I want to use a titanium seatpost in a frame with a steel seat tube (Columbus Spirit tubes). Is it a good solution? I want to understand if the metals play well from a structural point of view, and I also want to avoid seizing between the two metals.

More in general, is there some reference on which materials I can combine together in the seat zone?

  • 1
    Although Ti will look great, it has very little flex. The ride will become harsh.
    – Carel
    Commented Nov 5, 2019 at 17:37
  • @Carel actually, isn't conventional wisdom that titanium will provide more damping than an aluminum post of similar dimensions?
    – Weiwen Ng
    Commented Nov 5, 2019 at 22:02
  • @Carel that's what I meant by structural. Can you please elaborate on that? Do you have a reference on the flex of different materials? Commented Nov 6, 2019 at 11:32
  • Alessandro, it is not clear from your question if you meant to ask about the extent to which seatposts damp the ride. Can you edit your question to clarify? I can propose an edit if you need some help making the question clear.
    – Weiwen Ng
    Commented Nov 6, 2019 at 17:40
  • @AlessandroCosentino : I put it as a comment because it was just a note on the side.and not part of the question. Ti-seatposts are usually straight tubes because Ti is hard to shape and because of this it is difficult to build in flex.
    – Carel
    Commented Nov 7, 2019 at 8:11

2 Answers 2


Carbon seatposts likely produce the most vibration damping

There have been at least two lab tests of vibration damping in seatposts. One, by Bike Radar, tested five brands of carbon seatposts. The second, by Velonews, tested 14 seatposts, including carbon, aluminum, and titanium. In addition, the Velonews test included one traditional suspension seatpost (i.e. the Cane Creek Thudbuster), plus a few other seatposts designed to offer significant flex (e.g. a Specialized seatpost with elastomers). The Bike Radar lacked traditional suspension seatposts, but had some seatposts in the second category (i.e. non-traditional, low-travel suspension posts).

Generally, posts with saddle setback offer more damping. Carbon posts also offer more damping. The Velonews test only included two titanium seatposts, both from one manufacturer (Moots). That said, the titanium posts had slightly more damping than aluminum posts. Also, the more seatpost you have exposed, the more damping you may get (this appears to vary by seatpost model).

In general, do note that lowering your tire pressure can provide additional vibration damping. I do not know if testers have quantified this in relation to how much you might gain from a different seatpost. To answer your question, titanium might not provide much more vibration damping than an aluminum seatpost. It probably won't provide less damping. If your saddle position allows it and this is important to you, you might want to think about getting a setback post. If you must change your seatpost, you may be better off considering a carbon seatpost.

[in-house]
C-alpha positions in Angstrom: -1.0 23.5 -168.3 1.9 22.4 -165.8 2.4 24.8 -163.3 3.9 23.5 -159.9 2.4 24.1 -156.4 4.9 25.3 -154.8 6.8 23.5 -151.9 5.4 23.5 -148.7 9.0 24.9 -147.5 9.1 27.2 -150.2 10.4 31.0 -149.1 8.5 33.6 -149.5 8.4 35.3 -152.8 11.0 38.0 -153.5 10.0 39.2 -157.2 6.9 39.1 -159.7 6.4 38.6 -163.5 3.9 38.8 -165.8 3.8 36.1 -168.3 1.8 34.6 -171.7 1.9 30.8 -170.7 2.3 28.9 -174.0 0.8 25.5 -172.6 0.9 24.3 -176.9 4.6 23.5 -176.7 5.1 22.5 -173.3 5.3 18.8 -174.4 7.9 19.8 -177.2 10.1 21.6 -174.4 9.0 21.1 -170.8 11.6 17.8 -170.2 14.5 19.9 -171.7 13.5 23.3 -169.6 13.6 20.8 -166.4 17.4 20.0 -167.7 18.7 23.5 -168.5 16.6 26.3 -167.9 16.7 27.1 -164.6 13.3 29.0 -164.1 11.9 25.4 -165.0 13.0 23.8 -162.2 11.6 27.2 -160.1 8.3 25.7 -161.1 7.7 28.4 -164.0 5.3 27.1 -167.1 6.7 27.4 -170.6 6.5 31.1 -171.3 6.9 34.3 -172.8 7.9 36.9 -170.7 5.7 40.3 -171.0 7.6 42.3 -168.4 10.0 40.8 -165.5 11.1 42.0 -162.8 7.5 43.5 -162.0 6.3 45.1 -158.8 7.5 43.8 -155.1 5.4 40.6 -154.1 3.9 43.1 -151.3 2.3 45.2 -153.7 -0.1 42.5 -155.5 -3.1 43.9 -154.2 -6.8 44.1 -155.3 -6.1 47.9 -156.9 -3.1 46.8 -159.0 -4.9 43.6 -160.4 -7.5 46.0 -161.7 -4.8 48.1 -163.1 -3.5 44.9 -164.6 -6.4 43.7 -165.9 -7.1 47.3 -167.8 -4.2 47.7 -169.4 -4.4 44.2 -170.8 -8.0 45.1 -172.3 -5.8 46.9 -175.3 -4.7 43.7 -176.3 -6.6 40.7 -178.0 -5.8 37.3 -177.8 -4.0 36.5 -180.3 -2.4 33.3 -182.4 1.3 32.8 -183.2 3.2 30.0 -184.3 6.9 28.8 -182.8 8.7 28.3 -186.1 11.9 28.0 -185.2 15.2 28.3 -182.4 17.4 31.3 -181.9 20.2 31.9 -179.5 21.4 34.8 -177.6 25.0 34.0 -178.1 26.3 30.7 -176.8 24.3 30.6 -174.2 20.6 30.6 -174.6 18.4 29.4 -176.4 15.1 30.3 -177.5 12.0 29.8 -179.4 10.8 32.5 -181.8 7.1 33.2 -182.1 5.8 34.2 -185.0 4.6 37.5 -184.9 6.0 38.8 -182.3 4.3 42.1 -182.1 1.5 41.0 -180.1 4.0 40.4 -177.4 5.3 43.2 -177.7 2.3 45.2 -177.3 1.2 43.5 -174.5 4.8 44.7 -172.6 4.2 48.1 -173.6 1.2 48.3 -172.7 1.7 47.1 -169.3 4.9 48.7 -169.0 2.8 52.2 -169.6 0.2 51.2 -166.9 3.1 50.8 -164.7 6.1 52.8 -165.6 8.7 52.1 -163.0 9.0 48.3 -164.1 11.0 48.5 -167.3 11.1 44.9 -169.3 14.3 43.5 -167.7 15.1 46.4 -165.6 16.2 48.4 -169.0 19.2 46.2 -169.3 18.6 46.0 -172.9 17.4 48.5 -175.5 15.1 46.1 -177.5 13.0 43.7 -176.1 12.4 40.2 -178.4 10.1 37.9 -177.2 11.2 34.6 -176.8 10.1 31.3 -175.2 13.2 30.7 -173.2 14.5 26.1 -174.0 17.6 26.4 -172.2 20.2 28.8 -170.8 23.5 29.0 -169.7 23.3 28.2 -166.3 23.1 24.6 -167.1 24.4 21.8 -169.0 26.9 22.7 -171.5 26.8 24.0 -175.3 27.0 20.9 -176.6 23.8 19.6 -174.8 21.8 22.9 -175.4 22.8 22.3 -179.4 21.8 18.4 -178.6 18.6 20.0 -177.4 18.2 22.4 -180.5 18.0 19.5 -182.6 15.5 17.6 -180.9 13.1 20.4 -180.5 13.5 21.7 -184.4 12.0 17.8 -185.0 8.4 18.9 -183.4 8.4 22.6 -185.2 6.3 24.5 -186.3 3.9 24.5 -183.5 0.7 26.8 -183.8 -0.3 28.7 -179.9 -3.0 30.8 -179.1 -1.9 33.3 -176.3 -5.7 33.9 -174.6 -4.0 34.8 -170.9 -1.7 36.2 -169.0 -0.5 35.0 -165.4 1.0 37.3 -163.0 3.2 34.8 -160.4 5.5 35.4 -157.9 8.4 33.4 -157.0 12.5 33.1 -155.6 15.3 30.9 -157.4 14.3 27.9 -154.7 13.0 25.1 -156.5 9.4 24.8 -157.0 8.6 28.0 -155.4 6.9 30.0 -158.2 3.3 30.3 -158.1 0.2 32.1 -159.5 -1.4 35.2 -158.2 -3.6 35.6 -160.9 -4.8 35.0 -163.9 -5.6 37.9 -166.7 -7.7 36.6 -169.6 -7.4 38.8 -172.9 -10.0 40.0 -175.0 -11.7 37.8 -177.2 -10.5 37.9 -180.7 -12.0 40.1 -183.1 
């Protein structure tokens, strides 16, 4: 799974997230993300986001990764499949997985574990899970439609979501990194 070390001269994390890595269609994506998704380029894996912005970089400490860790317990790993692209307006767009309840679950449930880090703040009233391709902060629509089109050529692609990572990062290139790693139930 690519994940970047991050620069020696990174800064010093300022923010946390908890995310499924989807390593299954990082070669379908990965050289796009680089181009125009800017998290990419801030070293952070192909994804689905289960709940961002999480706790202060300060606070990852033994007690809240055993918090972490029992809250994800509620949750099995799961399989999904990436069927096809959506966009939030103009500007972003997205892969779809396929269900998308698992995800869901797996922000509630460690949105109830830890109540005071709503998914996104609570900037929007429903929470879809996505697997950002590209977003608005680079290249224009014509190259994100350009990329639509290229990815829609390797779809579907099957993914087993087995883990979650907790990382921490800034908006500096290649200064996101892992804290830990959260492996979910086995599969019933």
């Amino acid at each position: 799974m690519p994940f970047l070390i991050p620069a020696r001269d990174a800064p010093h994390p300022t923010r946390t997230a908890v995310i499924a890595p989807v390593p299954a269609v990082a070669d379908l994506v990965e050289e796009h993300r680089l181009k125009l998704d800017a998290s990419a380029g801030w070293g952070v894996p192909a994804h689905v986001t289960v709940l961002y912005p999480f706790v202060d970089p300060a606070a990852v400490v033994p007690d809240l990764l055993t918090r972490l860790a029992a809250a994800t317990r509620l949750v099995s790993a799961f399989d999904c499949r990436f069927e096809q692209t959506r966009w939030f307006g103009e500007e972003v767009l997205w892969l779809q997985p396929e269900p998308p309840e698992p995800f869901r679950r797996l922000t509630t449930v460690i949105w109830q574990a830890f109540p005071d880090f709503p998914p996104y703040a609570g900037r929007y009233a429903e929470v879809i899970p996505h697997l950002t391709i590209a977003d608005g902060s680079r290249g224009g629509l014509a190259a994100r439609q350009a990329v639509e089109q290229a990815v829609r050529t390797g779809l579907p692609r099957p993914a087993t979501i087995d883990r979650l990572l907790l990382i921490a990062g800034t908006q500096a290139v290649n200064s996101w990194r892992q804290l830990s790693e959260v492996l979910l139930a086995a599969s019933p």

Most generally, use grease to prevent seizing

For anything titanium, i.e. titanium seatpost and/or frame, the general recommendation is to use anti-seize. I have been trying to find out what anti-seize is and why it is recommended for titanium. I believe anti-seize may be ordinary grease with additives like copper, nickel, or other substances. Titanium is prone to galling, i.e. adhesion between sliding surfaces like screw threads or seatposts. To be honest, it still is not clear to me why grease alone does not suffice to prevent galling. Nevertheless, it appears to be commonly accepted wisdom to use anti-seize on titanium. Thus, I have to keep recommending that you do so.

Anti-seize can contain copper, but it can contain other minerals instead. For example, Park Tools' anti-seize is aluminum based. I commonly see copper anti-seize recommended for titanium. I can't find any information on why copper is best for this application. There may not be any substantive reason.

For aluminum or steel seatposts in aluminum or steel frames, standard grease suffices. Oddly enough, per the Wikipedia link, aluminum is also prone to galling, and it would seem to call for anti-seize as well. Nevertheless, conventional wisdom appears to be that an aluminum seatpost in any frame with grease is fine, provided you periodically (usually at least annually) regrease it.

For carbon fiber frames and/or carbon fiber seatposts, the answer is also standard grease. If the seatpost slips, you can use carbon assembly paste, which is grease with compounds that add friction. There appears to be a myth that grease harms carbon fiber. In fact, I was about to write just that, but while searching for sources to back up that assertion, I found that Lennard Zinn, a technical writer for Velonews, and Craig Calfee, who makes carbon bikes, both have said that grease is fine in carbon frames or on carbon posts.


Use retaining compound or just grease on the seatpost before the installation; this will prevent chemical reaction between dissimilar metals. There are titan-specific compounds for the job (see another answer), but regular grease reapplication during periodic (~once per year) bike maintenance will be as effective.

From a "structural" point of view, there should be no difference. As long as seatpost's and seat tube's diameters match each other and you don't do anything stupid, like neglecting minimum insertion marks or overtightening seat collar, you should be fine. The ride "feel" might change, but this is expected, otherwise there would be no need to change seatposts, right?

Your Answer

By clicking “Post Your Answer”, you agree to our terms of service and acknowledge you have read our privacy policy.

Not the answer you're looking for? Browse other questions tagged or ask your own question.